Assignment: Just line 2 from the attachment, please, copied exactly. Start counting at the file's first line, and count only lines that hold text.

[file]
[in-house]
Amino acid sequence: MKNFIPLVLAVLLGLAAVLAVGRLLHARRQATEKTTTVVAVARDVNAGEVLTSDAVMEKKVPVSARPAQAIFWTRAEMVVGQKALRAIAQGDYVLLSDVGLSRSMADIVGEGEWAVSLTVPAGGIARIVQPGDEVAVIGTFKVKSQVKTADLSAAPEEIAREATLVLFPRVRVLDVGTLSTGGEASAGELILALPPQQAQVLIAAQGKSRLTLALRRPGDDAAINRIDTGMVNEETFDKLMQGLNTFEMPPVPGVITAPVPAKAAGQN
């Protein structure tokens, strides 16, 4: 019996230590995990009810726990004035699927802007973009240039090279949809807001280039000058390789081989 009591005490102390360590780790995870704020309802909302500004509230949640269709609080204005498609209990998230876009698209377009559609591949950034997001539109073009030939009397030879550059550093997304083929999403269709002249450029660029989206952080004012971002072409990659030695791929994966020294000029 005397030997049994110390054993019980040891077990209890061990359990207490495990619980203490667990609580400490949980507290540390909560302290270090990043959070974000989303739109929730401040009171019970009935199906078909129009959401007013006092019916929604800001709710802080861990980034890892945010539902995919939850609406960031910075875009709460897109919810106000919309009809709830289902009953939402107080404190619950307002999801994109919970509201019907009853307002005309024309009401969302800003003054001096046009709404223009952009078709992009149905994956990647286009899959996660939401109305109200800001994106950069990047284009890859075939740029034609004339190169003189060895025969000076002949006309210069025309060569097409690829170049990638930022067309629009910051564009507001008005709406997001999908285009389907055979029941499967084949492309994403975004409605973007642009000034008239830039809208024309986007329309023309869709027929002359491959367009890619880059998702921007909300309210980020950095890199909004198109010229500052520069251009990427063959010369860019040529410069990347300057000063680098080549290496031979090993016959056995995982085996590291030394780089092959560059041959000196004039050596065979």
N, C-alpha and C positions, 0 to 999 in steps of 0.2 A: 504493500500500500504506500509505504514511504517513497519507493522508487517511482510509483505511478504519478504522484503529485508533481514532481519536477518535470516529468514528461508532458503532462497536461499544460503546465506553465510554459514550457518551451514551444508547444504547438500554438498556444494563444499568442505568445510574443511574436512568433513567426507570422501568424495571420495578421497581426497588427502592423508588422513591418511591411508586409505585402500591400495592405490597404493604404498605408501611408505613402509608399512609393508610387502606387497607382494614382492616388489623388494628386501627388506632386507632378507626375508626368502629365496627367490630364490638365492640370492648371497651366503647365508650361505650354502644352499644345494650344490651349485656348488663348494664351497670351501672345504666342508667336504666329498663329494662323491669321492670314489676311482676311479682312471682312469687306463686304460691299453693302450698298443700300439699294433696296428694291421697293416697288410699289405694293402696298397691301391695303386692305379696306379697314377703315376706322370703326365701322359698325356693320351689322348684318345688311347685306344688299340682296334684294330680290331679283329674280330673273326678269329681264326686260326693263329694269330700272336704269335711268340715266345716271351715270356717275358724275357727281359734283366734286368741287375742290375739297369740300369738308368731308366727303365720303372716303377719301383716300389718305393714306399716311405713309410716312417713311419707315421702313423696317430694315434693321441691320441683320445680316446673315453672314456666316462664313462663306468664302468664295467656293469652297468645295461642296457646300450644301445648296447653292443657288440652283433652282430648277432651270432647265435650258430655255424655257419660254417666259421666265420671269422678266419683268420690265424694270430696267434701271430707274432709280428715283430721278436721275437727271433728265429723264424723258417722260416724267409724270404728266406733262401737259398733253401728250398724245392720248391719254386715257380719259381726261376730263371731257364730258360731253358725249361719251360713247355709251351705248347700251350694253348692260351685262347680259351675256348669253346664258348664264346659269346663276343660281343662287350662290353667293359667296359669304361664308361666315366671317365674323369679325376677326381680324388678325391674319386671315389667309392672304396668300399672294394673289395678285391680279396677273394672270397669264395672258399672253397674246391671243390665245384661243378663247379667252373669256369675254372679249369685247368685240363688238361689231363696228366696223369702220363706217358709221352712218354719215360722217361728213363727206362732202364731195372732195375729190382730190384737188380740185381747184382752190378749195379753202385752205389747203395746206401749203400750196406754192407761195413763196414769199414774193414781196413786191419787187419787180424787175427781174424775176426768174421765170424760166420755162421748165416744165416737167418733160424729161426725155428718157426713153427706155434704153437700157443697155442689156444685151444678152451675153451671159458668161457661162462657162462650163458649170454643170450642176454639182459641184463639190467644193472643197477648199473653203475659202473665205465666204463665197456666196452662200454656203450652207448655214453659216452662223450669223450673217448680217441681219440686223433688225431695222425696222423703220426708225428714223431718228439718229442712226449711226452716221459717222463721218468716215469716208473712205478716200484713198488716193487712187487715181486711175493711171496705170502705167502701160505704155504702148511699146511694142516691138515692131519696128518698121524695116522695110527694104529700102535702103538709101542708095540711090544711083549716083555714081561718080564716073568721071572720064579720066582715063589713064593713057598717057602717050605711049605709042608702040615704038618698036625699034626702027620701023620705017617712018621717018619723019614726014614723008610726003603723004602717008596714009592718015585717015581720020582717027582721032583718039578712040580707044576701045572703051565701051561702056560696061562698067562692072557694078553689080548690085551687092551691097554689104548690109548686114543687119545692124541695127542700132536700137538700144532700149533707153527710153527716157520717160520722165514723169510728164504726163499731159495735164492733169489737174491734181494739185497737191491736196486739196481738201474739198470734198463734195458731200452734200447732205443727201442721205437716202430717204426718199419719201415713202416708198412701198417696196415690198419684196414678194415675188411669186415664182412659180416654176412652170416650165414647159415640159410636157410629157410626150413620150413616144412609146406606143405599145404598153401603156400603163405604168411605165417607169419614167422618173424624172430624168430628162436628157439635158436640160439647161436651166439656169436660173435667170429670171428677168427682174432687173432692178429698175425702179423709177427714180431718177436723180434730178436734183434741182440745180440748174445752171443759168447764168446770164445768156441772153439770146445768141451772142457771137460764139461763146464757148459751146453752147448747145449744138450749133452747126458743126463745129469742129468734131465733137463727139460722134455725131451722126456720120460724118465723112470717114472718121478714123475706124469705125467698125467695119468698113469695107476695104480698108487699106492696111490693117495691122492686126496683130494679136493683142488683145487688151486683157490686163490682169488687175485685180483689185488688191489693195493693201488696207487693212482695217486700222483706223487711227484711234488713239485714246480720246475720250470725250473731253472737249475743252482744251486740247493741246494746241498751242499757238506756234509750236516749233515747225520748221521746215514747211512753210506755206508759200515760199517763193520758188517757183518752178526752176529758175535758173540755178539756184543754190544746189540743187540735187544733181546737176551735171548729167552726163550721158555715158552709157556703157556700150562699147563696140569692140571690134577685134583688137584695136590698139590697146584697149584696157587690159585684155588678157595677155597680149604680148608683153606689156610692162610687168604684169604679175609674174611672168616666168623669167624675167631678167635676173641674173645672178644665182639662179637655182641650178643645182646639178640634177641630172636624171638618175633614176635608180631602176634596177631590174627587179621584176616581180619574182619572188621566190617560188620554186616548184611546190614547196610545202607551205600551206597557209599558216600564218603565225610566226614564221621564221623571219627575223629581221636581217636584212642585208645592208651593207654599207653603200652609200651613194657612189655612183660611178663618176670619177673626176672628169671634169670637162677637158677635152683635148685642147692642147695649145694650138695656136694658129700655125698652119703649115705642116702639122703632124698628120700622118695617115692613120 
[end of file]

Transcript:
Amino acid sequence: MKNFIPLVLAVLLGLAAVLAVGRLLHARRQATEKTTTVVAVARDVNAGEVLTSDAVMEKKVPVSARPAQAIFWTRAEMVVGQKALRAIAQGDYVLLSDVGLSRSMADIVGEGEWAVSLTVPAGGIARIVQPGDEVAVIGTFKVKSQVKTADLSAAPEEIAREATLVLFPRVRVLDVGTLSTGGEASAGELILALPPQQAQVLIAAQGKSRLTLALRRPGDDAAINRIDTGMVNEETFDKLMQGLNTFEMPPVPGVITAPVPAKAAGQN